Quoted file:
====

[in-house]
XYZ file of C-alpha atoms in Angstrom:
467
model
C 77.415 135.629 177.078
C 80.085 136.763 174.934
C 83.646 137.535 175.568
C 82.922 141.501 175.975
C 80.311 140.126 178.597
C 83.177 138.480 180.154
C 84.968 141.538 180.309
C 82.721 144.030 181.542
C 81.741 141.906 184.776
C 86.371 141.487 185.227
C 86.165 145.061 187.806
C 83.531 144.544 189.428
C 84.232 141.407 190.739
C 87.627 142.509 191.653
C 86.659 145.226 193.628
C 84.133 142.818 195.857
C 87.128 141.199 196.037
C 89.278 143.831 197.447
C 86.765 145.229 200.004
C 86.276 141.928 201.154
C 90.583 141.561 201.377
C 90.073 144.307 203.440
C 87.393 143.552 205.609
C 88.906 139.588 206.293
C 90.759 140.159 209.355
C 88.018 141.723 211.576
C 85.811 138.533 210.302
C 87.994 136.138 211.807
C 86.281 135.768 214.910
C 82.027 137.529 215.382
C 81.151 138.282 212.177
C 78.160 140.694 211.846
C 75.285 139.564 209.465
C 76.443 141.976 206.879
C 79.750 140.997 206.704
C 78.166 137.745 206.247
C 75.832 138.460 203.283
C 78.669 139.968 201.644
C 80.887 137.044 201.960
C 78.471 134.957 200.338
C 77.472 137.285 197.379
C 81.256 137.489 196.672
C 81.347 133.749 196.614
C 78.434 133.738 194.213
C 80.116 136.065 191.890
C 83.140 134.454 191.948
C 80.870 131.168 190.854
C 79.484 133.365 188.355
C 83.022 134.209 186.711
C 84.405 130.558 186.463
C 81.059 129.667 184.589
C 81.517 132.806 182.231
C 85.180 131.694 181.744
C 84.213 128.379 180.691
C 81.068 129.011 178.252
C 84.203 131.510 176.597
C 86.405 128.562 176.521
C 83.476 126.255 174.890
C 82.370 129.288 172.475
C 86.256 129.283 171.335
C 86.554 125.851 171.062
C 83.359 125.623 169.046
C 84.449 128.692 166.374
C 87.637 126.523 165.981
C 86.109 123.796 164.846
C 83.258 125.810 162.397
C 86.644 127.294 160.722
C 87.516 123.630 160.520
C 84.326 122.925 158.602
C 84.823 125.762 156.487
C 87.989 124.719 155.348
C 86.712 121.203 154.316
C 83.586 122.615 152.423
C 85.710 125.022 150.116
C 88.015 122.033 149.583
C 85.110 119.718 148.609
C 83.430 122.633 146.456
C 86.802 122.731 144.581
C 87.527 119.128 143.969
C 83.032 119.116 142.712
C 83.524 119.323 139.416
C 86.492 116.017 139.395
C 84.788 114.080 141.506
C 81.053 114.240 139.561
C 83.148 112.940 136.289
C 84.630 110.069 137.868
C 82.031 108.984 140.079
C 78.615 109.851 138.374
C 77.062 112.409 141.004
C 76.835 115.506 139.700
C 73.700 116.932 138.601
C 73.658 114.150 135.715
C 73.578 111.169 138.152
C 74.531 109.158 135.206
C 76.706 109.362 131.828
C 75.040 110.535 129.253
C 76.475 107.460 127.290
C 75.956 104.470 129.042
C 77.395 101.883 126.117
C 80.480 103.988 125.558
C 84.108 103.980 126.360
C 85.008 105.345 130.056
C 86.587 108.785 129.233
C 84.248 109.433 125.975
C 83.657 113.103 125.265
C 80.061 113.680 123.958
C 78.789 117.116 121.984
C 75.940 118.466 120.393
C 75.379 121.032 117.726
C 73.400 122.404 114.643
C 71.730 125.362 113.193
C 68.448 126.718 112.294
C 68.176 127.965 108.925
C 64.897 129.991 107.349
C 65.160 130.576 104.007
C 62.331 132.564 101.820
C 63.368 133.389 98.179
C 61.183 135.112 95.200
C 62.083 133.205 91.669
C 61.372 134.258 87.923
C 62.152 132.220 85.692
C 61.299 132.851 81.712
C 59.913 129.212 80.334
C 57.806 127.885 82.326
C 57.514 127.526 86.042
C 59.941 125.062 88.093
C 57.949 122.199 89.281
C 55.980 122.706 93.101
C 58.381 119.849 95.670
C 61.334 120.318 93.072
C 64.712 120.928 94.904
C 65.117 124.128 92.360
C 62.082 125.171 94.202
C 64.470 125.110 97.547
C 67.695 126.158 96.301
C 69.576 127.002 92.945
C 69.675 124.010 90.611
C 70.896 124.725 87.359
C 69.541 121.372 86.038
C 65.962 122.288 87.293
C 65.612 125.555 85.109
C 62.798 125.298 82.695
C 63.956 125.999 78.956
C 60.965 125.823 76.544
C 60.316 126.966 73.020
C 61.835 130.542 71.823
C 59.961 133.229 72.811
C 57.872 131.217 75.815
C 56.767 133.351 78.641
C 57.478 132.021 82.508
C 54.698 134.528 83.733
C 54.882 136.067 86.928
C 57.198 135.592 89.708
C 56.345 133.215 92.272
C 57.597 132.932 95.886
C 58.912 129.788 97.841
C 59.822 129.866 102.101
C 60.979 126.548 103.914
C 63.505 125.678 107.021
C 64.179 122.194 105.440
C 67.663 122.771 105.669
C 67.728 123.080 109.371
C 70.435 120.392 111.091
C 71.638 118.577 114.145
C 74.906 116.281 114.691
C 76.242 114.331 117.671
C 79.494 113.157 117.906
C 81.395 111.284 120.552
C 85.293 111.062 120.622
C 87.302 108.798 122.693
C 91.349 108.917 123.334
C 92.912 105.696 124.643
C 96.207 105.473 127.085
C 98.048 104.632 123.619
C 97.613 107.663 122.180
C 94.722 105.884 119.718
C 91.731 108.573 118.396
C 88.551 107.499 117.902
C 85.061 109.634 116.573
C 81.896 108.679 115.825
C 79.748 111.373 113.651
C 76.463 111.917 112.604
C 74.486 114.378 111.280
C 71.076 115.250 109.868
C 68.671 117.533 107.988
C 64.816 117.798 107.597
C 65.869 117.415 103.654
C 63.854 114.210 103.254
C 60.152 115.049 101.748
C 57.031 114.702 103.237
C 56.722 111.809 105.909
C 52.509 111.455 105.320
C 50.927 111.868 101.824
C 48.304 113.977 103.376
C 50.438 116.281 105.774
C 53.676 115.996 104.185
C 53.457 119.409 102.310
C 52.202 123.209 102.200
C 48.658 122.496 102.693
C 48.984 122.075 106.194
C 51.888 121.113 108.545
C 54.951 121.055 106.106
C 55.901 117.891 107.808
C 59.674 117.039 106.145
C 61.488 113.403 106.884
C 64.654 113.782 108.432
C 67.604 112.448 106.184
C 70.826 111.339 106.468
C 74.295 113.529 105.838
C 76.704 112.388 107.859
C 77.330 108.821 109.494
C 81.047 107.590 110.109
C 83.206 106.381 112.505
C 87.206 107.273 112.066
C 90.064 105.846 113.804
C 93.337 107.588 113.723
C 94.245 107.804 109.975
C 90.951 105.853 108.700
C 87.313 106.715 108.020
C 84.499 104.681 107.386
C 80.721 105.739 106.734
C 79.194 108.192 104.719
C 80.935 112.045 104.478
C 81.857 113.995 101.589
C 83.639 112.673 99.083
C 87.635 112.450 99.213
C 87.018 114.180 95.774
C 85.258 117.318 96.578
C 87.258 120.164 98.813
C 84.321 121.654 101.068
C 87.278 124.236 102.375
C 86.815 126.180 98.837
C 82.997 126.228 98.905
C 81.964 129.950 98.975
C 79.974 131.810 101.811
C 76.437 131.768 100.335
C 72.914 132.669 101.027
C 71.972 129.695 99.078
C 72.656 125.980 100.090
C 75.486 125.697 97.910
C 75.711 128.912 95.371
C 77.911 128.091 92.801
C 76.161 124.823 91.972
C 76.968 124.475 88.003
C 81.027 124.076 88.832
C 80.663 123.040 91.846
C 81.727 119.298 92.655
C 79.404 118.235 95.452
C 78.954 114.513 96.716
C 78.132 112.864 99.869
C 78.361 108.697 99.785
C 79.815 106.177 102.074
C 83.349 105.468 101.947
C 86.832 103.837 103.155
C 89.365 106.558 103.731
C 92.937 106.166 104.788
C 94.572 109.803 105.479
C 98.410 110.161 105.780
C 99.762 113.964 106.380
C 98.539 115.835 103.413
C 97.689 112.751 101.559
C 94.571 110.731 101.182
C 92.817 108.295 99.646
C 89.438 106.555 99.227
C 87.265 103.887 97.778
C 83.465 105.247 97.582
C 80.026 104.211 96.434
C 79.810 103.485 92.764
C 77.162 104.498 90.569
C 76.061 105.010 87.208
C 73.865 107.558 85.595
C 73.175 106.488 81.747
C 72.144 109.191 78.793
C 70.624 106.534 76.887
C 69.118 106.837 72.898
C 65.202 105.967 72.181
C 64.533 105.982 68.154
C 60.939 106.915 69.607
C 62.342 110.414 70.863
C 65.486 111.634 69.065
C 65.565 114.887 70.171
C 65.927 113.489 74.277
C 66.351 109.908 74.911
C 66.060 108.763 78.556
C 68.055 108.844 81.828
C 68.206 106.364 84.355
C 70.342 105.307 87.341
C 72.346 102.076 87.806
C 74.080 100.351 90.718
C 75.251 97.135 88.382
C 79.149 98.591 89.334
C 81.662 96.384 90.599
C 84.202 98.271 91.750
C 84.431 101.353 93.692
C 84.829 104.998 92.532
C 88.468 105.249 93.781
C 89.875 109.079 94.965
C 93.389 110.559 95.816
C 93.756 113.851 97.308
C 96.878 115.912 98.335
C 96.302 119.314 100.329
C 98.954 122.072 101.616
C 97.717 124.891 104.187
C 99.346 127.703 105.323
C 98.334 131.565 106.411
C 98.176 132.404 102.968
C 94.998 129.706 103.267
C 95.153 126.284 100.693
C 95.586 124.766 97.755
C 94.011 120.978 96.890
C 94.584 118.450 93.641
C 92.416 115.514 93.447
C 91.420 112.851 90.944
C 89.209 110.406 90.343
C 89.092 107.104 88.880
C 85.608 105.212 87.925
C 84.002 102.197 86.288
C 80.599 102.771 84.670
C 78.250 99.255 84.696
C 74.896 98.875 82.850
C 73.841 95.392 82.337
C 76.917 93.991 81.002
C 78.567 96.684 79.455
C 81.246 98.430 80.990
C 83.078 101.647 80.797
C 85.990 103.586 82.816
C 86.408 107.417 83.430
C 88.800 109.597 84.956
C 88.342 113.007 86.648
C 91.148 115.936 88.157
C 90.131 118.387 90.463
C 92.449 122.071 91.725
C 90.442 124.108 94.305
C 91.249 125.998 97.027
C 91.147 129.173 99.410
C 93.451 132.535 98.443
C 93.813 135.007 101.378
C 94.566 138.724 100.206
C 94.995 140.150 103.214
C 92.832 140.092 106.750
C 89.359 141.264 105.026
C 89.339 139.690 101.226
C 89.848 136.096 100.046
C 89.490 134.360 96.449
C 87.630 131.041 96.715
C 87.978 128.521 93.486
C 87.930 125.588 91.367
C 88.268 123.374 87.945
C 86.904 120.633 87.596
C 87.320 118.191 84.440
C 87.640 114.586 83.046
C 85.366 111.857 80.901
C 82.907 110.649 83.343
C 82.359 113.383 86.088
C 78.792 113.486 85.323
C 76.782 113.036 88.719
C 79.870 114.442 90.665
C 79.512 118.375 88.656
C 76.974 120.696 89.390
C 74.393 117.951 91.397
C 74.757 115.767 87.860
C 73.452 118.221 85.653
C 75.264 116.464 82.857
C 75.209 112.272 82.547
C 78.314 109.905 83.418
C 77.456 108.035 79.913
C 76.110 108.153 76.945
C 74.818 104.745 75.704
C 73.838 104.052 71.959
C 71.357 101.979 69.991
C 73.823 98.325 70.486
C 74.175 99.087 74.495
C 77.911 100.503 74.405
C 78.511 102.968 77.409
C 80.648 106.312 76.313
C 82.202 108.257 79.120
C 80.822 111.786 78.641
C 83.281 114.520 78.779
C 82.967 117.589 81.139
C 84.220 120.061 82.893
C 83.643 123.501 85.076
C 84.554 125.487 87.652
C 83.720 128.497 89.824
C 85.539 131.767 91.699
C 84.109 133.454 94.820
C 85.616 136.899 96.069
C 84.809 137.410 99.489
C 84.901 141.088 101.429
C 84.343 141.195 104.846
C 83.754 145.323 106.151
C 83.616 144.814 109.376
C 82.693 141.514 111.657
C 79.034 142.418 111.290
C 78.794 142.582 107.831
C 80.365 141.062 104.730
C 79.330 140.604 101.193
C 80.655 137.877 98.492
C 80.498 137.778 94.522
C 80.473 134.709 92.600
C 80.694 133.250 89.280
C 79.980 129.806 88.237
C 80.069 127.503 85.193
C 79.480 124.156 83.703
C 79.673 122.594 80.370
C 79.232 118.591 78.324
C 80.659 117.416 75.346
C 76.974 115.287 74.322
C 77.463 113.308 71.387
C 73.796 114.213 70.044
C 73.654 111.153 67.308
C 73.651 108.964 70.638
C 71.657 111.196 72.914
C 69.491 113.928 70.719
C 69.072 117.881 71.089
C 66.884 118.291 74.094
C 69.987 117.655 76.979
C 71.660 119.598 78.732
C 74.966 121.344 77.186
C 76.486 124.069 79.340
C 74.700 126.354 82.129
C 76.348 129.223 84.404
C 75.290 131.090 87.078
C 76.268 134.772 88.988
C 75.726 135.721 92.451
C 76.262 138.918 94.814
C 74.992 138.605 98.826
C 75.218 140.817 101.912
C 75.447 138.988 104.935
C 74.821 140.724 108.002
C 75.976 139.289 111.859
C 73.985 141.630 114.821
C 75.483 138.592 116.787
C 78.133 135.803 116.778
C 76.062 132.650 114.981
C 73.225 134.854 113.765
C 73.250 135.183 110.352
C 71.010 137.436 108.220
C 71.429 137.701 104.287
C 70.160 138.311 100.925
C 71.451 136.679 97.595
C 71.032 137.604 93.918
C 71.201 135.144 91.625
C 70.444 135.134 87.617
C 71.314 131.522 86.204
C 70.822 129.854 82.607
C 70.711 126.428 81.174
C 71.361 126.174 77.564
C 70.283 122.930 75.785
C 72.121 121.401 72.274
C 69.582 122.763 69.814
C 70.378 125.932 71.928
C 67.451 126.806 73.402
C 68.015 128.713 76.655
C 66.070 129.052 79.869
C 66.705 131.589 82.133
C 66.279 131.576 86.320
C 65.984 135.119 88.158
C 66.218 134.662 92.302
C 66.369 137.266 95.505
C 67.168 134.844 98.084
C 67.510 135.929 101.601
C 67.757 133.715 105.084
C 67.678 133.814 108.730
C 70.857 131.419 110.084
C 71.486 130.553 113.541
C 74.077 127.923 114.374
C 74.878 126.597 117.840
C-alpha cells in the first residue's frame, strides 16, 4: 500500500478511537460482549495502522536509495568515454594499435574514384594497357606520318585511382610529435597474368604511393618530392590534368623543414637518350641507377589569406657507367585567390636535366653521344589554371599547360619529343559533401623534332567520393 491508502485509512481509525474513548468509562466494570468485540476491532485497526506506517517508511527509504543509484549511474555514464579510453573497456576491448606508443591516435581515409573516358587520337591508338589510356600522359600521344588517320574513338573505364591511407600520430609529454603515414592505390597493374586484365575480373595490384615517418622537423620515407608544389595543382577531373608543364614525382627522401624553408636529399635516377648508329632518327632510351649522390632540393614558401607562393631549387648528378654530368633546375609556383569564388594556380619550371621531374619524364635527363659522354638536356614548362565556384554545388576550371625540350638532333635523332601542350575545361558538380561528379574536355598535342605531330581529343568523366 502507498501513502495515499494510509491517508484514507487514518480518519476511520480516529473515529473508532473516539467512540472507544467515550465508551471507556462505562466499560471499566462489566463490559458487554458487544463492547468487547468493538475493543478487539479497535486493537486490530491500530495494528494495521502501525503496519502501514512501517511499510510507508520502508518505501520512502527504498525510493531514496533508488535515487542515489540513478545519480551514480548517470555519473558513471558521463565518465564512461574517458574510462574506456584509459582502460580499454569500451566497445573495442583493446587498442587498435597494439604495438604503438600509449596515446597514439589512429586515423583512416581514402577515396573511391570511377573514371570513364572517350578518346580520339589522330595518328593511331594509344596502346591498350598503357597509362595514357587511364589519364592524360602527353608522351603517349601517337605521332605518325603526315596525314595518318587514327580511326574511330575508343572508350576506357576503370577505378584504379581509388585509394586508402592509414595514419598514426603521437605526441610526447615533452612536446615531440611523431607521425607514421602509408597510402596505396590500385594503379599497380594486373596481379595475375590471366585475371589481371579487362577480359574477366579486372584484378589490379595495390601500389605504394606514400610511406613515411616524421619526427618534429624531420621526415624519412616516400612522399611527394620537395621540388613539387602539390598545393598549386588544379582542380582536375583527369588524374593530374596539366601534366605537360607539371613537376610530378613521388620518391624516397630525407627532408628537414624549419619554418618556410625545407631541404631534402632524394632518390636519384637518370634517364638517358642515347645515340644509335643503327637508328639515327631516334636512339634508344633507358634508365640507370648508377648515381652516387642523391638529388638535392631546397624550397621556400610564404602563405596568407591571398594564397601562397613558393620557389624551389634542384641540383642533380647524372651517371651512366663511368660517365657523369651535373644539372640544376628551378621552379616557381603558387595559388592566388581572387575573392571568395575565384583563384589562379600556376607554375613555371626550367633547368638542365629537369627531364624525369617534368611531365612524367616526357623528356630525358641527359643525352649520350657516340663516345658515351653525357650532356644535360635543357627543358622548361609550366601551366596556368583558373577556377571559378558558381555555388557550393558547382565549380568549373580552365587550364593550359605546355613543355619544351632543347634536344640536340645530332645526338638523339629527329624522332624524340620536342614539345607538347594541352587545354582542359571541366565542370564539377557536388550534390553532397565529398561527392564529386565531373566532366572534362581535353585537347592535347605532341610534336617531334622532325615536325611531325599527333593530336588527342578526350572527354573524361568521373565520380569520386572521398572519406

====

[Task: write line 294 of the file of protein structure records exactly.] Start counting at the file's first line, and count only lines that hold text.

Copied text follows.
C 75.251 97.135 88.382